Tanlines is currently hitting the road with Original Penguin for the NYLON Guys Music Tour. Percussionist Jesse Cohen sat down to chat with us about the band’s origins and new sound. Later on, Eric Emm joined in for one of our most memorable shoots to date. See for yourself ahead.
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When did you and [Tanlines guitarist and vocalist] Eric Emm meet?
Eric used to have a studio in Greenpoint, Brooklyn, and he recorded my old band. In those days, he was more of a producer. We met there and we had chemistry—I sound like I’m talking about the beginning of a relationship.
Well, it is a relationship, in a sense. Was there a specific moment when you decided to make music together?
Yes, there was: Both of us were in a downtime period, and so we were at the studio and just started working on a remix. I was like, “This is good! Let’s put this on the Internet.” And we did. That was the beginning of the band, really.
Where did the name Tanlines come from?
Well, it was the same day as the day I just described. We needed a name to put the song up and it was the one that stuck. What I like to say about the name of the band is that it is the line between light and dark, the line between where the sun is and the shade is. That’s how I think about our music because I think it’s both sunny and dark at the same time. You can tell I’ve thought about this for years. [Laughs]
Could you describe your creative process for your latest album, Highlights?
The main thing of this album is going back and forth between working with the computer and working without the computer—that line between electronic and organic. We ended up mixing it with Rob Kinelski, a hip-hop mixer. At the end of it, you have this naturally pop-sounding album that’s both electronic and not electronic at all.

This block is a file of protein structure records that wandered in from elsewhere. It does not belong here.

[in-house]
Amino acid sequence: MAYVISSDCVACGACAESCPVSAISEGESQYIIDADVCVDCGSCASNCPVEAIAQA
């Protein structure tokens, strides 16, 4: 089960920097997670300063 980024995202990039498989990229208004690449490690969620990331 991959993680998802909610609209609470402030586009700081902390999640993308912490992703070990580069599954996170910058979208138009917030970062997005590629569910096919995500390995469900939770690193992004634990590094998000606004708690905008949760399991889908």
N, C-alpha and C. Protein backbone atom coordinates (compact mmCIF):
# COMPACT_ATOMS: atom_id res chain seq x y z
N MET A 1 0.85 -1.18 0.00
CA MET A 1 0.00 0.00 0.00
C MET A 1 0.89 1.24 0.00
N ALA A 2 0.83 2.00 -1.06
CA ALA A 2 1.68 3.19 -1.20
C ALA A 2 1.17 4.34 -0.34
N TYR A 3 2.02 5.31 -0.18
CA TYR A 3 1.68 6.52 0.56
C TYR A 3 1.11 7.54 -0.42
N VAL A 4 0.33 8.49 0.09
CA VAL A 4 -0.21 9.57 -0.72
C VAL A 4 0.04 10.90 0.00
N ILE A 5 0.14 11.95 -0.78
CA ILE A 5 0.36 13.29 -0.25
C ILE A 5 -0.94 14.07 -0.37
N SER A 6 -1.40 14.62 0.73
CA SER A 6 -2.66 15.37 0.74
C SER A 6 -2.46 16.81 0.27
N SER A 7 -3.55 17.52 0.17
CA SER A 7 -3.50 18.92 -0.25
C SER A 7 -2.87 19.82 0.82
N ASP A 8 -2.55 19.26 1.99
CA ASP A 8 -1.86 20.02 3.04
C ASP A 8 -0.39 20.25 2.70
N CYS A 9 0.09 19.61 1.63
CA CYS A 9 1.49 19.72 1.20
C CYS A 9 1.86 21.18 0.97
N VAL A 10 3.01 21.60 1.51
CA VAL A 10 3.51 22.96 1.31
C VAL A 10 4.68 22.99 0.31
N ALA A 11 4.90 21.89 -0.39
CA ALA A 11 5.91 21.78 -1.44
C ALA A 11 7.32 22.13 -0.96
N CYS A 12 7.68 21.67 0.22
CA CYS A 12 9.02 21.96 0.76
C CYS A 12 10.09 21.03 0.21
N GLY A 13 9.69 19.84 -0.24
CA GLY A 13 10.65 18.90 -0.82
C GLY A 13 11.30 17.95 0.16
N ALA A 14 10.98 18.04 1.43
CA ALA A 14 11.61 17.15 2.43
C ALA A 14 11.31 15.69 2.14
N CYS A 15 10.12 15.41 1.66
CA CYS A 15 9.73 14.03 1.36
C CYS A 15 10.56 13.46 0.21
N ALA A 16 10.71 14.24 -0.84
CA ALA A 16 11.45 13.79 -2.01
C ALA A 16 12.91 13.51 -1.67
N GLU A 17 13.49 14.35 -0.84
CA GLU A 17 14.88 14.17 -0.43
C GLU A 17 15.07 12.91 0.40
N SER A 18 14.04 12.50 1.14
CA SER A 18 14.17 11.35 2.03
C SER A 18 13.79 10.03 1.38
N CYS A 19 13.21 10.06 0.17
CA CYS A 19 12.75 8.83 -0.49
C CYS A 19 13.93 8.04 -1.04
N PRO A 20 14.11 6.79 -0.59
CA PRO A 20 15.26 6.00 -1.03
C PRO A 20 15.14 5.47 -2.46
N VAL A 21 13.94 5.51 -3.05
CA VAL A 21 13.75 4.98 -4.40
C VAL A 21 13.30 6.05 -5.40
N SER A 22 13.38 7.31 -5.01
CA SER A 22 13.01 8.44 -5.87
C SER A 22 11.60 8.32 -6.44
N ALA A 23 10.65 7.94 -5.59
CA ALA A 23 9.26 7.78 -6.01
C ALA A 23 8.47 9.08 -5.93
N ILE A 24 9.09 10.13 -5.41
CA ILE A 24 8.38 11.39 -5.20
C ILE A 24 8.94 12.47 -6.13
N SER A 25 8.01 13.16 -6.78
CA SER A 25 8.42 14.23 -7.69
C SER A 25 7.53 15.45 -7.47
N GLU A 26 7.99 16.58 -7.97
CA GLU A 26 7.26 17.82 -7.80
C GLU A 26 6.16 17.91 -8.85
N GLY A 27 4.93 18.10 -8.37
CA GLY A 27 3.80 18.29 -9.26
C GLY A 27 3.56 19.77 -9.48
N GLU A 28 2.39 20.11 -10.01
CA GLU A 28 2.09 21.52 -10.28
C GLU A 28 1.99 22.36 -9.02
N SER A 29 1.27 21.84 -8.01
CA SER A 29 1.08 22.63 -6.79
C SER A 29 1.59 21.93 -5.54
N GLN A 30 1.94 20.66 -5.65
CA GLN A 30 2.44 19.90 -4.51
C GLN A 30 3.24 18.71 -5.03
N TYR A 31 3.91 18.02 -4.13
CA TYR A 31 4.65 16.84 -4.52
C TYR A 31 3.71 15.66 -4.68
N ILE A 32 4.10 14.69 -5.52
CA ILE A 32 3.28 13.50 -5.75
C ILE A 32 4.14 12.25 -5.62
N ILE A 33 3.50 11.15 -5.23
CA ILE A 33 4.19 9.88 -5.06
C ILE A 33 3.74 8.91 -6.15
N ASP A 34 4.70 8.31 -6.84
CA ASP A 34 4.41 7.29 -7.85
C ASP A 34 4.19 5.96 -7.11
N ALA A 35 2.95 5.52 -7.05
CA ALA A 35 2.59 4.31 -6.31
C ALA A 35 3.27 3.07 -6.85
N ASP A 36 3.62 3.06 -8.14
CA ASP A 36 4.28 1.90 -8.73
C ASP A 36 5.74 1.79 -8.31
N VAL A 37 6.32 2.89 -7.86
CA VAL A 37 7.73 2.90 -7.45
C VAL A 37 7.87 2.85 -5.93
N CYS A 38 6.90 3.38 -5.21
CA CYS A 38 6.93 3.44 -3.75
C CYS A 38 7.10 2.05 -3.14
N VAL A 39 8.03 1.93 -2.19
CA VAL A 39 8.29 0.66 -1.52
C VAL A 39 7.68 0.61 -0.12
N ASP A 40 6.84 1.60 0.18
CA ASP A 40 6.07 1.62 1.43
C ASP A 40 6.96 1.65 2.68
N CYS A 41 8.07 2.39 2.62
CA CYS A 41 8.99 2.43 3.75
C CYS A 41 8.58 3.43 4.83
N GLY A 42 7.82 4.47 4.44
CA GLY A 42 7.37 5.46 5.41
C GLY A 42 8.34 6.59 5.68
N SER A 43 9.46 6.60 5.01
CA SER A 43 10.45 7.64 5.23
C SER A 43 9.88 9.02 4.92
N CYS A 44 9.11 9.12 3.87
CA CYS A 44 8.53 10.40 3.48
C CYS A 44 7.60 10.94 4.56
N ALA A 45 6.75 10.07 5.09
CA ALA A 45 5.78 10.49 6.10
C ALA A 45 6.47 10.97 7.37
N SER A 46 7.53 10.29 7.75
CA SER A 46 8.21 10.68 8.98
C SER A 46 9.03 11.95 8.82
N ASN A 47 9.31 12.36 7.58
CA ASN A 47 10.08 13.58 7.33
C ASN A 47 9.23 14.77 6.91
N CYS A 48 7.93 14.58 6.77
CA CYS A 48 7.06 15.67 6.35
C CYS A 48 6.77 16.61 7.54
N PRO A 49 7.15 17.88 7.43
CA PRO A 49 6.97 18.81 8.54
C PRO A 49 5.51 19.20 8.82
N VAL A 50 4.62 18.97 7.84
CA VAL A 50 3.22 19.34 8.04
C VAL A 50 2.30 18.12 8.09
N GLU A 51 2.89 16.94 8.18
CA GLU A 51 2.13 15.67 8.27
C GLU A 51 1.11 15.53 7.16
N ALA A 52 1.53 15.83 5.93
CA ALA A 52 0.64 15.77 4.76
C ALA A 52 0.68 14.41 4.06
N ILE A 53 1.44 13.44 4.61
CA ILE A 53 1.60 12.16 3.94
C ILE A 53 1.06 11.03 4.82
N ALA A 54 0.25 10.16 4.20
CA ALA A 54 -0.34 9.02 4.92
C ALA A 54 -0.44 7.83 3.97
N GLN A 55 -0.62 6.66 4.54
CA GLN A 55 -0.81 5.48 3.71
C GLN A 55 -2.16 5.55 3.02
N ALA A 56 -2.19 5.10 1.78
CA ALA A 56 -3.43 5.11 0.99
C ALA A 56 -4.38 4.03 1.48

What can we expect from your NYLON guys Music Tour performance?
We’re expanding our band. Eric and I used to always perform as a two-piece, and now we’re bringing in two more musicians for our live show. It’s sort of an extension of what I was talking about with the album. We’re bringing in more humans to the music, so it should really be more like a band up there…It’ll be like a roller coaster, a slow-moving roller coaster of highs and lows.
What are you looking forward to most about performing?
When you spend a lot of time with your own music, you form an idea of what you think it is. Then, when you go out and start playing it for people, you learn a lot about the song that you wrote. It’s actually half and half: Half what I think it is, and half what the audience thinks it is. For the songs that we wrote on this album, we’ve been sitting by ourselves for a really long time, and I’m excited to be out there and see what they actually are.